VERY simple question about the universe!

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falkor

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When we see a star 10 light years away, we are seeing how that star looked 10 years ago, but are we also seeing the star as it looked when it was closer to us? On average, how far apart do 2 stars drift in 10 years across the expanding universe?<br /><br />There you go: I bet you've never even heard a simple question like that before, so I wouldn't be surprised if most of you need to get down deep into some text book to answer first yes/no part of the question.<br /><br />In the earliest hubble deep field view, how far were the galaxies apart from each other? How far apart are galaxies now?
 
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heyscottie

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Since any star that is moving toward us or away from us is moving at less than 'c' relative to us (exception noted later), we are only ever seeing it as it looked at some particular time. However, if it is moving at some appreciable fraction of 'c' relative to us, we will see it aging faster (if it is moving toward us) or slower (if it is moving away from us).<br /><br />In the case of reaches of the universe that are expanding from us at or faster than 'c', the question becomes moot, as the light is red-shifted to DC, and we never see them at all.<br /><br />So the short answer is that we never get to see an object as it looked at more than one time. Of course, there's an exception to this, too. If we look at an object whose light has been gravitationally lensed such that the light took two or more paths to get to us, we will indeed see the object at more than one age in different areas of the sky. As far as I know, we haven't found any scenarios where the two ages were very different from one another.
 
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SpeedFreek

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<i>(Simple answer)</i><br /><br />The hubble constant is around 71 km/s per 3,262,000 ly. So the speed of expansion at 10 light years would be something around 21.7 mm per second, I think.<br /><br /><br /><i>(More complicated answer)</i><br /><br /><b>But!</b> if the two stars are part of a gravitationally bound system, i.e. if they are within a galaxy, then there is no increase in distance. The expansion of the universe is only theorised to occur at a measurable rate <i>outside</i> of gravitationally bound systems, i.e in between the galactic clusters, increasing the distance between those clusters.<br /><br />The gravity of our galaxy overwhelms any metric expansion at the interstellar scale. <div class="Discussion_UserSignature"> <p><font color="#ff0000">_______________________________________________<br /></font><font size="2"><em>SpeedFreek</em></font> </p> </div>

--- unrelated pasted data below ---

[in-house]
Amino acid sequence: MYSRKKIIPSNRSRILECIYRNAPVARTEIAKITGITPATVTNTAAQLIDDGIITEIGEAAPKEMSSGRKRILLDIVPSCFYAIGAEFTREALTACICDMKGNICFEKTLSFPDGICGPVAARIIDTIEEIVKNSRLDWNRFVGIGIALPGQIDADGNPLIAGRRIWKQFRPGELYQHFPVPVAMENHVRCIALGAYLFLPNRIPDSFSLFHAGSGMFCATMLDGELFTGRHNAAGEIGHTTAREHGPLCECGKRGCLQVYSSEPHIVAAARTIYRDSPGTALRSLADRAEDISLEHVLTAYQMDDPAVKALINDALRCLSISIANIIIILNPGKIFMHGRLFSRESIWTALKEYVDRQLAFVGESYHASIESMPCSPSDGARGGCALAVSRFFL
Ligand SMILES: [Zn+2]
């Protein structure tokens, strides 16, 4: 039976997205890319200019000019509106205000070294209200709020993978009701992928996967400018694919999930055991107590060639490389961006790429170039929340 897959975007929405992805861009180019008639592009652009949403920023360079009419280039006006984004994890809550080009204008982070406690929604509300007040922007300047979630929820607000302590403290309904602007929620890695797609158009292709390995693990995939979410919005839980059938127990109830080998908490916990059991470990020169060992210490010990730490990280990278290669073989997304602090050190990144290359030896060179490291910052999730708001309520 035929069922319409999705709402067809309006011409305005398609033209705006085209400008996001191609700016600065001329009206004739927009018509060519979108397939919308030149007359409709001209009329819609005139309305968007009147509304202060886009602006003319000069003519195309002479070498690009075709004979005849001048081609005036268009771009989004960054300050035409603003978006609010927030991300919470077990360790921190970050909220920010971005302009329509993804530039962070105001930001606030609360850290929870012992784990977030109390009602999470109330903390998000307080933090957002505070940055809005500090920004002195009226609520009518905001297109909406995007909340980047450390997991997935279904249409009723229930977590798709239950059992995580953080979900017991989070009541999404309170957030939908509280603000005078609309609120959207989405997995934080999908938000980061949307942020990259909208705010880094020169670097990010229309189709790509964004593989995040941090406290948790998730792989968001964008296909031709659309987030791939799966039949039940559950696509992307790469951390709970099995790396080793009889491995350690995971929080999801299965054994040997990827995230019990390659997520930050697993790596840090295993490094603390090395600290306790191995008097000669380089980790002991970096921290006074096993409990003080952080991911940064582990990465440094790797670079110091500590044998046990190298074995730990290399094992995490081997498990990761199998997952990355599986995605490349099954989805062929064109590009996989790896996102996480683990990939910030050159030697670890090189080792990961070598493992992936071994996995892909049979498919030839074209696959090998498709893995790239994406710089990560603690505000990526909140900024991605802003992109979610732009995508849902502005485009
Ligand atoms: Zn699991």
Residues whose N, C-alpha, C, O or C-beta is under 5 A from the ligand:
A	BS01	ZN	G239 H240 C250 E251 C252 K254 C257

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qso1

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Falkor:<br />When we see a star 10 light years away, we are seeing how that star looked 10 years ago,<br /><br />Me:<br />Lets use a real example...Tau Ceti, 11 light years. If we look at Tau Ceti 50 years ago, the difference in distance is not very significant to what it would be looking at it today. Tau Ceti was 11.9 light years distant 50 years ago and is still approximately that distance today. The most extreme example of drift is Barnards star. Barnards is about 6 light years distant and its relative position in the sky over a 50 year period is apparent. Even so, what we see coming from Barnards star 50 years ago vs today would not be significantly different.<br /><br />http://www.solstation.com/stars/barnards.htm<br /><br />The link has all the skinny on Barnards and its apparent motion.<br /><br />Falkor:<br />In the earliest hubble deep field view, how far were the galaxies apart from each other? How far apart are galaxies now?<br /><br />Me:<br />The earliest deep field was 1995 or 13 years ago. In 13 years, these galaxies will not have moved enough for us to detect their motion even with the most sensitive instruments we have today. Galaxies are huge and distant galaxies too distant to see appreciable motion change in human lifetimes. <div class="Discussion_UserSignature"> <p><strong>My borrowed quote for the time being:</strong></p><p><em>There are three kinds of people in life. Those who make it happen, those who watch it happen...and those who do not know what happened.</em></p> </div>
 
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